The Common Yellowthroat (Geothlypis trichas) is a widespread breeding migrant to the United States and Canada. These boldly marked warblers are common but shy birds that spend their time skulking through dense vegetation in search of small insects. Adult male Common Yellowthroats are easy to identify by their bright yellow throat, black bandit-like mask, and white/gray forehead, but females pose more of a challenge.
Would you like to know what female Common Yellowthroats look like and how they differ from males?
You can identify female Common Yellowthroats by their olive green ground color and yellow throat and breast. Look out for these warblers in low thick vegetation, particularly around wetlands. They are year-round residents in the Southwest and Southeast but spring and summer visitors elsewhere.
There are several North American songbirds with predominantly olive and yellow coloration, although the female Common Yellowthroat is one of the most common and widespread species. Although less vocal than their male counterparts, you may be alerted to the presence of one of these birds by its alarm call long before you see it.
This guide covers the identification and unique behaviors of the female Common Yellowthroat. Read along with us to learn everything you need to know.
Close up of a female Common Yellowthroat perched on a branch, during spring migration
There are some fascinating behavioral differences between male and female Common Yellowthroats, but plumage differences offer the most reliable distinction between the sexes.
Identifying the sex of an adult Common Yellowthroat is easy if you get a look at the bird’s face. Females lack white and black face markings and have paler yellow throats than their male counterparts.
However, distinguishing between adult females and juvenile males can be challenging. Young males appear similar to females, although you can often make out a faint black face mask that will darken by the following spring.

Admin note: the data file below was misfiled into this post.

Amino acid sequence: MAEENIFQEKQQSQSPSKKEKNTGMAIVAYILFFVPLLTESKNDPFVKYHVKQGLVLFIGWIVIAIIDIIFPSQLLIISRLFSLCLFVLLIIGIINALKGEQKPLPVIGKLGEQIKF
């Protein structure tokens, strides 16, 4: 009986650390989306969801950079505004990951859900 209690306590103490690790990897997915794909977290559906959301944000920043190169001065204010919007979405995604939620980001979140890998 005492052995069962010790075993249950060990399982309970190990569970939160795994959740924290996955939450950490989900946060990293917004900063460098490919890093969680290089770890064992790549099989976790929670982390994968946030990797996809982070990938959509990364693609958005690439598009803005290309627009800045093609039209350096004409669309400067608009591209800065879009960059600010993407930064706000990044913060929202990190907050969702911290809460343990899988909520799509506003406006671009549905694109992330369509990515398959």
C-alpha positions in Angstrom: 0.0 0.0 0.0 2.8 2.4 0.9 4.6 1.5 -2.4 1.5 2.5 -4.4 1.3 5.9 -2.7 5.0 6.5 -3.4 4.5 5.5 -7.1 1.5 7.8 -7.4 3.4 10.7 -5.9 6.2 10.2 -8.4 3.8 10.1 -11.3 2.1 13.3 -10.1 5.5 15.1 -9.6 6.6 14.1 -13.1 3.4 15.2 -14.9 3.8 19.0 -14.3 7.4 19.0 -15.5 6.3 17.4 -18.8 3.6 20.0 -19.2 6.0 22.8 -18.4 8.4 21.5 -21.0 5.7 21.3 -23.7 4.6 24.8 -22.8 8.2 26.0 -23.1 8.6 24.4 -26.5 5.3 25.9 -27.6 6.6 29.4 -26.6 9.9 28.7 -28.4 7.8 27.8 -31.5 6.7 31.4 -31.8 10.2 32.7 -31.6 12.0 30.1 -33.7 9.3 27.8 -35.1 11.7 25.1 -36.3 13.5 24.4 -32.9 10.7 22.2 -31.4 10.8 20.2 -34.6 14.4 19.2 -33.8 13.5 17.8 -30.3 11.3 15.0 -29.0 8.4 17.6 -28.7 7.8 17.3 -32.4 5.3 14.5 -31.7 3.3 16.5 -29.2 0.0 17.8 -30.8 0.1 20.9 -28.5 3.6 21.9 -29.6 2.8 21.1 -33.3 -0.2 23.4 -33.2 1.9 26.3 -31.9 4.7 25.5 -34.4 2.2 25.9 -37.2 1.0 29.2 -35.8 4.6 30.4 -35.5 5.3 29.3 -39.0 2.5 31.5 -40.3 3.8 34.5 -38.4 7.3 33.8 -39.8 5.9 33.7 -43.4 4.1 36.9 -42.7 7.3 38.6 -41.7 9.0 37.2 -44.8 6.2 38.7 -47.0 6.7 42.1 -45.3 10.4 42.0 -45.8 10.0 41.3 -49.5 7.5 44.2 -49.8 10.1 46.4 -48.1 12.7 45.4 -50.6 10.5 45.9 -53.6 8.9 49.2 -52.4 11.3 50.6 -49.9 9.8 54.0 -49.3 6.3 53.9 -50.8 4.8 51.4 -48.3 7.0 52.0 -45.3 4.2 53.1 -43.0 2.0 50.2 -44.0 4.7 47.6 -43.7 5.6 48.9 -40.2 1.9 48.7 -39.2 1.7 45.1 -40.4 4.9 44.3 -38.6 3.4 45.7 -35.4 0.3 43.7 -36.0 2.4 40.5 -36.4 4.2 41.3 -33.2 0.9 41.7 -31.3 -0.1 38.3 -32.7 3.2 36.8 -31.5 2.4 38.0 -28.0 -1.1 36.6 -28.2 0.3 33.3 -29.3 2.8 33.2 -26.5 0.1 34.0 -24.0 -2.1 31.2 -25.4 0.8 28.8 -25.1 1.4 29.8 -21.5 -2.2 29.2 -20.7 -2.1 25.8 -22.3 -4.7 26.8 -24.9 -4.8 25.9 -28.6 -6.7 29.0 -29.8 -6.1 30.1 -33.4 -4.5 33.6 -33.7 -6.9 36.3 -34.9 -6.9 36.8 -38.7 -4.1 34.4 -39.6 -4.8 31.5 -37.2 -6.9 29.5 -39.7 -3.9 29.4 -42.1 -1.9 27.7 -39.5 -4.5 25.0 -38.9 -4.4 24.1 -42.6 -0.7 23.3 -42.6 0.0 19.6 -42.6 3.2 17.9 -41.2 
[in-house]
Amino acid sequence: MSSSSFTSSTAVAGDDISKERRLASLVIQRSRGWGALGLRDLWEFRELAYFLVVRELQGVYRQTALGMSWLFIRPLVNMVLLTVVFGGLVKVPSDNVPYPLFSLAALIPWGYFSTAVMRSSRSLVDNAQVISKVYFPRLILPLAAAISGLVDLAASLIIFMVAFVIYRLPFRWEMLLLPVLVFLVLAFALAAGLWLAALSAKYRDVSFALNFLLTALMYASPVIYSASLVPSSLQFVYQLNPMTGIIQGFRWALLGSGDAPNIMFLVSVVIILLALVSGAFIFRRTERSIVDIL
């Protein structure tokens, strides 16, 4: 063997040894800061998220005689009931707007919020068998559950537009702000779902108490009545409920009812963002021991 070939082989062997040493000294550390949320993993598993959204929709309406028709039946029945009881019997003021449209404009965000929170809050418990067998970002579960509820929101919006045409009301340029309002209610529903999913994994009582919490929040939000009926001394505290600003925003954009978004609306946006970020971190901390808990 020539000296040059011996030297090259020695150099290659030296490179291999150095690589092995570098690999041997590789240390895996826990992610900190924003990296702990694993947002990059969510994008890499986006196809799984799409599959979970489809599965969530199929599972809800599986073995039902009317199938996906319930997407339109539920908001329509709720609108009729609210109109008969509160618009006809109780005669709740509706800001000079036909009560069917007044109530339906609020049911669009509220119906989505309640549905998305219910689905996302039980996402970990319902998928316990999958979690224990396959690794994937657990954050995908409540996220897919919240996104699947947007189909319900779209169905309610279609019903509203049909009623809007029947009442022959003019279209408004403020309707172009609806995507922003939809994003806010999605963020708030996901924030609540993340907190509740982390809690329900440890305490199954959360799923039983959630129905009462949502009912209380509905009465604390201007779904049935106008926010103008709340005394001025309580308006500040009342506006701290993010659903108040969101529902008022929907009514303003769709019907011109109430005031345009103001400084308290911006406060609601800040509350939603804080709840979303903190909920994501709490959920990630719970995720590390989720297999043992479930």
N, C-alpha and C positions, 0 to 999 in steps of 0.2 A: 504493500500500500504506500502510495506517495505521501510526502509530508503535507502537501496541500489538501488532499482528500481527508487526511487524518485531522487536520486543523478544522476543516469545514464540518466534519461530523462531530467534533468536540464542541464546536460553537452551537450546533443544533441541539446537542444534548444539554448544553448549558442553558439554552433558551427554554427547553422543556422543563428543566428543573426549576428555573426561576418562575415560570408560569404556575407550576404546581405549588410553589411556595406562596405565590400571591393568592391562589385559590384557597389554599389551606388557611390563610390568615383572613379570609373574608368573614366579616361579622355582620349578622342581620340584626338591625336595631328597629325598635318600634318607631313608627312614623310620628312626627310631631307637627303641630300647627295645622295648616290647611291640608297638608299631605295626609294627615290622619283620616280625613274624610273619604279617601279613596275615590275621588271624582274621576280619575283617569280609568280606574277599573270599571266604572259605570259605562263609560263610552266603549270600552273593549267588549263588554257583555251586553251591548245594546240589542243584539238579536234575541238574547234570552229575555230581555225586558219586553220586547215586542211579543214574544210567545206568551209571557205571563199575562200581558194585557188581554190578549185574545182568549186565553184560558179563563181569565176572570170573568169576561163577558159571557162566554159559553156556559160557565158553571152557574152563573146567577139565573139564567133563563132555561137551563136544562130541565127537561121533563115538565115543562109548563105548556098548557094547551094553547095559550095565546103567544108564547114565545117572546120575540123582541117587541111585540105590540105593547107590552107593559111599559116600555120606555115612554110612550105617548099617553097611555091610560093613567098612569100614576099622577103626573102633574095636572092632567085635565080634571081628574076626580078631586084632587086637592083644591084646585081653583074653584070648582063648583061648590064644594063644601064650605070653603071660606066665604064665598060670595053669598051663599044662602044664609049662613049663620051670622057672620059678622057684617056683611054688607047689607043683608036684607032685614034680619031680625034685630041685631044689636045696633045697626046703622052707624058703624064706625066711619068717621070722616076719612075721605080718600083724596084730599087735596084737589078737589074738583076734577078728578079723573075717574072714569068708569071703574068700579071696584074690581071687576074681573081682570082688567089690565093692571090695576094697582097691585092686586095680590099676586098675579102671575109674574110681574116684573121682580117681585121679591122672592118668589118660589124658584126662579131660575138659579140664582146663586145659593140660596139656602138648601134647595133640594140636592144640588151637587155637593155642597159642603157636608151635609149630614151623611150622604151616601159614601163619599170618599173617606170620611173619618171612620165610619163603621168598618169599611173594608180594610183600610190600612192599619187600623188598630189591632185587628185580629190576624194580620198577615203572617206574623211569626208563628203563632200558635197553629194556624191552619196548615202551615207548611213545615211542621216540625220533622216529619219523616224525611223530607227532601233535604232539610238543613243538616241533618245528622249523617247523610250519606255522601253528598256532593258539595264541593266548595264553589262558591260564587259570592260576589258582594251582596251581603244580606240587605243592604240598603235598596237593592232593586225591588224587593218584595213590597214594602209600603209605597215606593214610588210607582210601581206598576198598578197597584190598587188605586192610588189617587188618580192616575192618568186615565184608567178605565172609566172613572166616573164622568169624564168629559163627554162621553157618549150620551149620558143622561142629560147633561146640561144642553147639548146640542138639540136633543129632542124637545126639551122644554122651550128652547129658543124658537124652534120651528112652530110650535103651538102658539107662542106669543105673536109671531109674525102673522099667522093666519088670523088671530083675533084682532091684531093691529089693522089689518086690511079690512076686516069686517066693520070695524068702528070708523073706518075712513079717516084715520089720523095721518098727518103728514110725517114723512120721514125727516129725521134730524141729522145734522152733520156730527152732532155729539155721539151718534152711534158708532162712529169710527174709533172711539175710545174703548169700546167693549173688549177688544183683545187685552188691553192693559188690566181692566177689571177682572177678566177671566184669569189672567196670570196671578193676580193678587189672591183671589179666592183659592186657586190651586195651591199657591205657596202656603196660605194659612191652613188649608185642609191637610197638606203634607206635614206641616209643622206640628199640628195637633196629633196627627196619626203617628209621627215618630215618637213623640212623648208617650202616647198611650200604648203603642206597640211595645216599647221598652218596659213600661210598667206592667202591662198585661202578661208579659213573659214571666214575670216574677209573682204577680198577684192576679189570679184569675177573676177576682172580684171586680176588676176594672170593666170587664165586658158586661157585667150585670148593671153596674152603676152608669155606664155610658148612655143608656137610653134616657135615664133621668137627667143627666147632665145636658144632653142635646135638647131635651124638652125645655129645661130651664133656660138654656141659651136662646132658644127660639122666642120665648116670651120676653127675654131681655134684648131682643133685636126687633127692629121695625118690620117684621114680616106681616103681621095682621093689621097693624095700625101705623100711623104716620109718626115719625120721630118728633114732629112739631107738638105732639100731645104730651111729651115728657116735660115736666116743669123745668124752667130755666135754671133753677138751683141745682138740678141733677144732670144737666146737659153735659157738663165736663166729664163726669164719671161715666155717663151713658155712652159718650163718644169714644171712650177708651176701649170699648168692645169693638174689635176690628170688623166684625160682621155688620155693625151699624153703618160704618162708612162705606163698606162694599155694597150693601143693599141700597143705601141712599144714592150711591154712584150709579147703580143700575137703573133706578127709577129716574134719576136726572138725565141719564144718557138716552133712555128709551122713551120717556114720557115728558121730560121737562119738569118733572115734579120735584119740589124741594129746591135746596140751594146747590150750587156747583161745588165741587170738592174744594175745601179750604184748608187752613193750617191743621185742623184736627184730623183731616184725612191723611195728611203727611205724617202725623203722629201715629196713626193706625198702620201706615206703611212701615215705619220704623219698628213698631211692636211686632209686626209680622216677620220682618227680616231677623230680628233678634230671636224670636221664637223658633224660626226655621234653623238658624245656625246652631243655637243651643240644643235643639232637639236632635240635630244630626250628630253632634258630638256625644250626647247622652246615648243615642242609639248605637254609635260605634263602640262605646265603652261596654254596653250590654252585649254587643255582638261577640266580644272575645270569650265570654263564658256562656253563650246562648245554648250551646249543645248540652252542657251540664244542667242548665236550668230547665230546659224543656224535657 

Continue reading for a more detailed description of the female Common Yellowthroat.
Female Common Yellowthroat
Male Common Yellowthroat
The female Common Yellowthroat is a typical American warbler with a short, sharp bill, long legs, and a medium-length rounded tail. Their olive upper parts extend onto the crown and cheeks and, true to their name, most females have a yellow throat. However, the amount of yellow plumage varies.
Females may have an indistinct pale ring around their dark eyes, and the boundary between their olive cheeks and yellow throats is often clearly defined.
Some females have more extensive yellow plumage on the breast and underparts, although the color change from the dark upper parts is more gradual on their flanks and belly. The base of their tail is yellowish, although not as bright as the throat.
Close up of a Common Yellowthroat (female) perched on a branch
Male and female Common Yellowthroats differ little in size. Males have slightly longer wings and tails and are slightly heavier on average. However, the size difference will not be noticeable to the casual birdwatcher.
There is virtually any difference between the size of male and female Common Yellowthroats
Plumage differences provide a simple way to distinguish Common Yellowthroat females from males, but behavioral differences provide birdwatchers with an excellent window into the species’ biology. Read on to learn about their sex-specific behaviors.
Common Yellowthroats are resident throughout the year in parts of the Southwest and Southeast, but most populations migrate north to breed in the spring and summer (May - October). This widespread species breeds in each of Canada’s provinces and as far north as Western Alaska.
Males return about a week earlier than females in the spring. They become aggressive once the females arrive on the nesting grounds, and pairs form quickly in suitable habitats.
Males appear to be very protective over their partners and will attract attention to themselves and warn the female if a predator enters their territory.